Chapter Twenty Seven

Posted: June 1, 2014 in Chapters, Love in the ZA
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     “What happened to your face?”

     Maddie winced, her sister’s questioning shriek setting off a stabbing pain in her left eye. Jessie was on her before she could answer, her hands fluttering uselessly around Maddie’s head.

     “I’m fine,” Maddie mumbled. She tried to wave the younger woman away, but Jessie ignored her; fingers clamped down on her hurt shoulder, and Maddie winced. “Stop, Jess, stop. I’m fine.”

     “What the hell happened?!” Jessie turned on Vinnie, her voice strident with anger and fear. “What did you do?”

     “Ran into some trouble,” Vinnie said. He shrugged the bag off of his shoulders and let it drop. It hit the floor with a clank that made Jessie recoil. “Got the guns,” he added, regarding her with a cool stare.

     Jessie eyed the bag, taking in its size and apparent heft. “How did you get so many?” she asked. She turned her suspicious gaze from Vinnie back to her sister. “Did you rob somebody? Did they hurt you?”

     Maddie shook her head. She wished she could crawl back into the blankets, still piled on the floor, and pretend this was all a bad dream. Not just today, either. She’d wish away the last month of her life, if she could.

     Wish in one hand, shit in the other, her father’s voice whispered. Buck up, Madeline.

     Ignoring Jessie’s questions, Vinnie strode into the bedroom, reappearing with another large bag in his hands. “Load this,” he instructed, thrusting it into Jessie’s hands. “Food. Blankets. Put the other bags by the door.” Jessie stood frozen, the empty bag sagging in her grip. “Time to go,” he told her, not unkindly. “I’ll help in a minute.”

     It took her a moment, but she finally moved to do as he’d said. He watched her stuff cans down into the bag, then turned to Maddie. “Let’s clean you up.”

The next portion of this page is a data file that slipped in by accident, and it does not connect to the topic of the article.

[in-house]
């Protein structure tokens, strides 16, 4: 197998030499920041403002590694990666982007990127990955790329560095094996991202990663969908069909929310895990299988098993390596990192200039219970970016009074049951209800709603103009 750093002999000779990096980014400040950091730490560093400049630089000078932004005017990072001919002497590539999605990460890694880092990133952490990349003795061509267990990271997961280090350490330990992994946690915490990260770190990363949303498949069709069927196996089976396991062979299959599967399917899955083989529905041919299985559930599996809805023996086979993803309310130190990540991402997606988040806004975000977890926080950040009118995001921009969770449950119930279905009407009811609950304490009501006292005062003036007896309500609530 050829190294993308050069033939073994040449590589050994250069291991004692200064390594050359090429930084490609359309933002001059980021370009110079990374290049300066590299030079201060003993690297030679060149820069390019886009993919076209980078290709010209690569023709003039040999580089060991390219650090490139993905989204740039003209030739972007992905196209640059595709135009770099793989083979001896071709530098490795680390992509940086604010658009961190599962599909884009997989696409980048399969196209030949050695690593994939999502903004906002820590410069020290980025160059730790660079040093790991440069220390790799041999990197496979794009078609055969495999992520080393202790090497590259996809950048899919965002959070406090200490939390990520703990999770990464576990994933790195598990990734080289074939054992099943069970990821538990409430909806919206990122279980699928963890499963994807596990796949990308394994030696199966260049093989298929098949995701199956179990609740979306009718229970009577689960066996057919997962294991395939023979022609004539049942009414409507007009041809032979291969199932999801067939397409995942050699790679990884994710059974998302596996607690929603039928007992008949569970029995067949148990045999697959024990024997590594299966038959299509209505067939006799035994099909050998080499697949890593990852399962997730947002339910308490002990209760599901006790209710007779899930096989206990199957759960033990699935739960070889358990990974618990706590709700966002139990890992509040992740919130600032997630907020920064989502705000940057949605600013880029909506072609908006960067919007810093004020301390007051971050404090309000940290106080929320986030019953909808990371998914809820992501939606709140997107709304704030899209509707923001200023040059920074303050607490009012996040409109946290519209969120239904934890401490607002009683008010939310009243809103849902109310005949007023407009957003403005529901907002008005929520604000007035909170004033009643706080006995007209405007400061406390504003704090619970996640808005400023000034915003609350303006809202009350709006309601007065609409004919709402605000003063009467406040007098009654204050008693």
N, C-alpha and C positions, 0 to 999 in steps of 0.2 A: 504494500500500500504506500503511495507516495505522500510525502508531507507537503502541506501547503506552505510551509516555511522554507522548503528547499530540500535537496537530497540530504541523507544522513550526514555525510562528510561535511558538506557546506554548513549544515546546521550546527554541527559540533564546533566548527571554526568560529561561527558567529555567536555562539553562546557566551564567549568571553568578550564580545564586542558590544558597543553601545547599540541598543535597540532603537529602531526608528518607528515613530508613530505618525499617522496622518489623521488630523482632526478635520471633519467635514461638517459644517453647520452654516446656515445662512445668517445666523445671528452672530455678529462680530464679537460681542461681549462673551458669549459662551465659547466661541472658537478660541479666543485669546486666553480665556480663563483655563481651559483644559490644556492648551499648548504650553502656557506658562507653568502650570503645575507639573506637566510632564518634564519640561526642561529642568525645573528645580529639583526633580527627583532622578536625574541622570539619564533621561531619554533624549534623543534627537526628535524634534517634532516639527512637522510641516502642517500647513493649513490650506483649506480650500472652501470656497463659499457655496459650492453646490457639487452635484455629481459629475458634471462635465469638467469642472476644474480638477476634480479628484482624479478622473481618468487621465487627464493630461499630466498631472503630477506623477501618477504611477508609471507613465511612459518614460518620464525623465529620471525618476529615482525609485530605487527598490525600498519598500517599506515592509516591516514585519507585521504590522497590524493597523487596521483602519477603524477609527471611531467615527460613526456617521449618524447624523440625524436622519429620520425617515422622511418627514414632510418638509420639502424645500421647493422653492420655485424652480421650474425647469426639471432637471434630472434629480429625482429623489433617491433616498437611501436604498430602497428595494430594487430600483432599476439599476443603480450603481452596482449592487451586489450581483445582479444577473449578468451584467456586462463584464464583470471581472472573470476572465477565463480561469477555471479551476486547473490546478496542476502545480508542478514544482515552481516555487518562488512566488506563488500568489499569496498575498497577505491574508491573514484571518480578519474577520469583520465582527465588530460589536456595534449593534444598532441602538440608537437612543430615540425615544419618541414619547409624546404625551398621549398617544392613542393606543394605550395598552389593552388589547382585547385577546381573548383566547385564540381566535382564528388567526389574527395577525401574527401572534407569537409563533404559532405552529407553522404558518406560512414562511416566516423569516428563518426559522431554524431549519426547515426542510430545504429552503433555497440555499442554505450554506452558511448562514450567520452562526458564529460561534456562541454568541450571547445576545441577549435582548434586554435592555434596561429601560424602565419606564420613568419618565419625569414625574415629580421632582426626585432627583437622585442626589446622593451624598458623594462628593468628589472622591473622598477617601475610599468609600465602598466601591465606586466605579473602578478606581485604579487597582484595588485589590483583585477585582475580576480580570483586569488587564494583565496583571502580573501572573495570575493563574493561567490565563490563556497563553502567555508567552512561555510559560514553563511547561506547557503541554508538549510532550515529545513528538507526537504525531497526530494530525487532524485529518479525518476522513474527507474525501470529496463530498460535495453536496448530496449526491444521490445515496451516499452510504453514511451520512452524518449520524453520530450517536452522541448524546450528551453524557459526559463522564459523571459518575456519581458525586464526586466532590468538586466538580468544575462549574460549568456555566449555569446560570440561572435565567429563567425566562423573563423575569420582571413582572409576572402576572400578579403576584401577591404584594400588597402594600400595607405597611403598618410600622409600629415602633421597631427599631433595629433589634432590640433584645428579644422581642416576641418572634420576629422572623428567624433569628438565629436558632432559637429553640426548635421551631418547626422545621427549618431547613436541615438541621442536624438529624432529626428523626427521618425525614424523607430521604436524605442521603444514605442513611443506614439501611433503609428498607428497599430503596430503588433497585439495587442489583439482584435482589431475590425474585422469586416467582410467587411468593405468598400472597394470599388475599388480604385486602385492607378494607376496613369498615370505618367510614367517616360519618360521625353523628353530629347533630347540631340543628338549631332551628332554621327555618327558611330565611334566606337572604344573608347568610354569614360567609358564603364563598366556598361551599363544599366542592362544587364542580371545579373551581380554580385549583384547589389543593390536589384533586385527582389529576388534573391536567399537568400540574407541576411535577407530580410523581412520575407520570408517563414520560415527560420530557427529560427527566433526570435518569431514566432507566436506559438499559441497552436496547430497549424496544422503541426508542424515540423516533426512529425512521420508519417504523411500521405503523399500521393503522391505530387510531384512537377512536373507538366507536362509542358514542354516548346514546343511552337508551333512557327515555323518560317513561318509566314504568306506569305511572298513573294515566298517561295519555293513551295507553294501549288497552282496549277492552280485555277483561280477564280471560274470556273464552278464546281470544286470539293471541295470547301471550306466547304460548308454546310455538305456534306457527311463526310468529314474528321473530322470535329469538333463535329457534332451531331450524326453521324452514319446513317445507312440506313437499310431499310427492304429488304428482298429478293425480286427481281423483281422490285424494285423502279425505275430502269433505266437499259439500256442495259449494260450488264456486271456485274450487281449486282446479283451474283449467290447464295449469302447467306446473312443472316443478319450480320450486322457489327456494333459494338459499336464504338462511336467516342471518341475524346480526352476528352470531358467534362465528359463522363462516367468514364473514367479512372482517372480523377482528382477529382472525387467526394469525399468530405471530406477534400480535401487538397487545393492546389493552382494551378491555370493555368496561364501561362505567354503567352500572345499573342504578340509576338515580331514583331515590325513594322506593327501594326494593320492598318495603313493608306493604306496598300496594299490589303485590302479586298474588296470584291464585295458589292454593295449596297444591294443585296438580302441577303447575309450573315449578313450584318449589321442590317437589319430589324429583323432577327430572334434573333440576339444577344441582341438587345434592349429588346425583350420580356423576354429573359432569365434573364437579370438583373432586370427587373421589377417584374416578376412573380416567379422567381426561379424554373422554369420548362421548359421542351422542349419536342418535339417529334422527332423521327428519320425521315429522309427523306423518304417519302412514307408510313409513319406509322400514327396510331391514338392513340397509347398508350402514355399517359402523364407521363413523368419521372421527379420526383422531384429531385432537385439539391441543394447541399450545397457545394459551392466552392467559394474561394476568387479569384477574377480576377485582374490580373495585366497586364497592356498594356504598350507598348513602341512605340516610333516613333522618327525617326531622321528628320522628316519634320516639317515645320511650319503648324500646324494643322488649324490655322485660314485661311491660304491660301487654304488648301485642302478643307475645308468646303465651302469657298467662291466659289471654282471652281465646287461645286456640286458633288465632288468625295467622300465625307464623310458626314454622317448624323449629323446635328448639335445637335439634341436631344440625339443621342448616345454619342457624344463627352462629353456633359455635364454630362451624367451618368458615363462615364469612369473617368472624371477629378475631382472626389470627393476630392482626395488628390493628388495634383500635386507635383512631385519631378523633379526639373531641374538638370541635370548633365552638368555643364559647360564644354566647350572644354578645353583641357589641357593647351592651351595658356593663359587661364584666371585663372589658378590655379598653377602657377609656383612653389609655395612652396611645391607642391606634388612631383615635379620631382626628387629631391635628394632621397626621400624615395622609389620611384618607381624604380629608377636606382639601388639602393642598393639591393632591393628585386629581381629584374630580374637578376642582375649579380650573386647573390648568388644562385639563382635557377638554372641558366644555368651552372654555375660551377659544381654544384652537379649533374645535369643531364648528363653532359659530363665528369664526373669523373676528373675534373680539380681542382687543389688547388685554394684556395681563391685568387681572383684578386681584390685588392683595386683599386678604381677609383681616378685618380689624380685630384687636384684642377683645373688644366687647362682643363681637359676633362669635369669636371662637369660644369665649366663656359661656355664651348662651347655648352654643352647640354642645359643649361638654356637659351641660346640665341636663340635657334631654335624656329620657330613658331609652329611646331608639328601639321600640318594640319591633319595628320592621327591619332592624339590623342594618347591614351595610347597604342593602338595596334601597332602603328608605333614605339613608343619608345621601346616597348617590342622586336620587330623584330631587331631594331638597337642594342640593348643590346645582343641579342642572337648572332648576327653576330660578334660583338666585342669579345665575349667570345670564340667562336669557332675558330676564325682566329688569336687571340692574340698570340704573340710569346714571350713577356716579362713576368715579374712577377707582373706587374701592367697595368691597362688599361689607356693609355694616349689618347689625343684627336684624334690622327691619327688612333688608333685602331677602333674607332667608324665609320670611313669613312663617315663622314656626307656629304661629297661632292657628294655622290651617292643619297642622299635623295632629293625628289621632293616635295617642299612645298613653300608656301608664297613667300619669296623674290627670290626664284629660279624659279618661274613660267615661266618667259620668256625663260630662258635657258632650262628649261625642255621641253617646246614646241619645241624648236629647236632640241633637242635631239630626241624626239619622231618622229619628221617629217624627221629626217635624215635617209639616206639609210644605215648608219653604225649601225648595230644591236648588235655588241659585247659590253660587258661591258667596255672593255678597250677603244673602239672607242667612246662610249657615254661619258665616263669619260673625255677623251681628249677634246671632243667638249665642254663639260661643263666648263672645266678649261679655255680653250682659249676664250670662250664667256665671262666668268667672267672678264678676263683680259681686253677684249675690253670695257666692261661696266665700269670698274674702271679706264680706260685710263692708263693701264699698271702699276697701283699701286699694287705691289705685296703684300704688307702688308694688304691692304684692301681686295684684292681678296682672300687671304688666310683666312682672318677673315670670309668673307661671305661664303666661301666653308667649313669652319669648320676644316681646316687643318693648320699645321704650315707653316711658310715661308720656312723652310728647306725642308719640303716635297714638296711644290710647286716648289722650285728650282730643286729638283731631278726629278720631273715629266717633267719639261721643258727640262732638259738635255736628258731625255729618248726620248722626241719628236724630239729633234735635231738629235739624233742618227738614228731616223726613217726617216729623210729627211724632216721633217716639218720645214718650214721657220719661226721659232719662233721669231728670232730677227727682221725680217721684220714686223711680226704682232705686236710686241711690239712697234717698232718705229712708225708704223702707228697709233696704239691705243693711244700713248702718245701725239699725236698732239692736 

“I’m fine,” Maddie said again. “It doesn’t hurt.”

     He raised an eyebrow. “It may not hurt, but it looks terrible. Come on.”

     Taking her elbow, he steered her into the bathroom. Glancing into the mirror, Maddie grimaced; he wasn’t wrong. Her mouth and chin were covered with drying blood, and her lip had swollen to almost twice its normal size. Carefully, she probed her bottom teeth with her tongue. The two in front hurt to touch, but they didn’t feel loose. Thank god for that, at least. She had a feeling that finding an emergency dentist wasn’t in the cards right now.

     Vinnie dampened a rag and brought it to her face, wiping carefully. When she flinched away, he gripped her chin. “Let me see.”

     “We don’t have time for this,” she argued. “We have to go.”

     “Let me see.”

     Her stomach in knots, Maddie forced herself to hold still. Gently, he touched her lower lip, pulling it down so he could see the inside. “Ouch.” He probed, his touch feather-light. “You could use stitches.”

     Maddie snorted. “Great. You know how do those, GI Joe?”

     “Nope.” He released her lip and stepped back. “Rinse your mouth out. Should be okay.”

     Maddie did as he advised. The sting of the water made tears spring to her eyes, but she swished dutifully. Spitting was graceless; water dribbled down her chin.

     When she was done, she turned back to him. “We should-” A sudden spike of fear shot through her. “Wait. Take off your shirt.”

     His eyebrow went up again. “I don’t think we have time for that.”

     “Shut up.” When he didn’t move, she reached out and hiked up his shirt herself, tugging until he had no choice but to raise his arms. Once it was off she scanned his torso, running her fingers down the length of him. “Turn around.”

     A bemused smile danced around his lips. “What are you doing?”

     “Looking for scratches.”

     The smile dropped. His brow furrowed, Vinnie turned, bracing his hands against the tile wall. “I didn’t feel anything. It didn’t get that close.”

     “You screamed,” Maddie pointed out. His back was smooth, no sign of injury. She took a moment to appreciate the ripple of muscle across his flexed shoulders before she moved against him; her hands slid down his sides and around, coming to rest on his belt buckle.

     “Um.” He tried to shift away, and she tightened her grip.

     “I have to check your legs,” she told him.

     “My pants aren’t ripped.”

     Working the buckle free, she unsnapped his jeans. “You got a show,” she said. “Fair is fair.”

     He sighed, but she noticed that she didn’t try to move away again. “At least close the door,” he muttered.

     Maddie swung her foot out, kicking the door closed, then slipped his pants down. Easing onto her knees, she ran her hands down the backs of his legs, checking slowly for any marks. She found one, on the back of his left thigh: a faint scratch, already scabbed over. Old, she thought, something he confirmed when she brushed over it. “Friend’s cat,” he offered.

     What friend? Whose cat? On the back of your thigh? She pushed the questions away, tamping down on the brief flare of jealousy. “Turn around,” she said, surprised by how husky her voice sounded.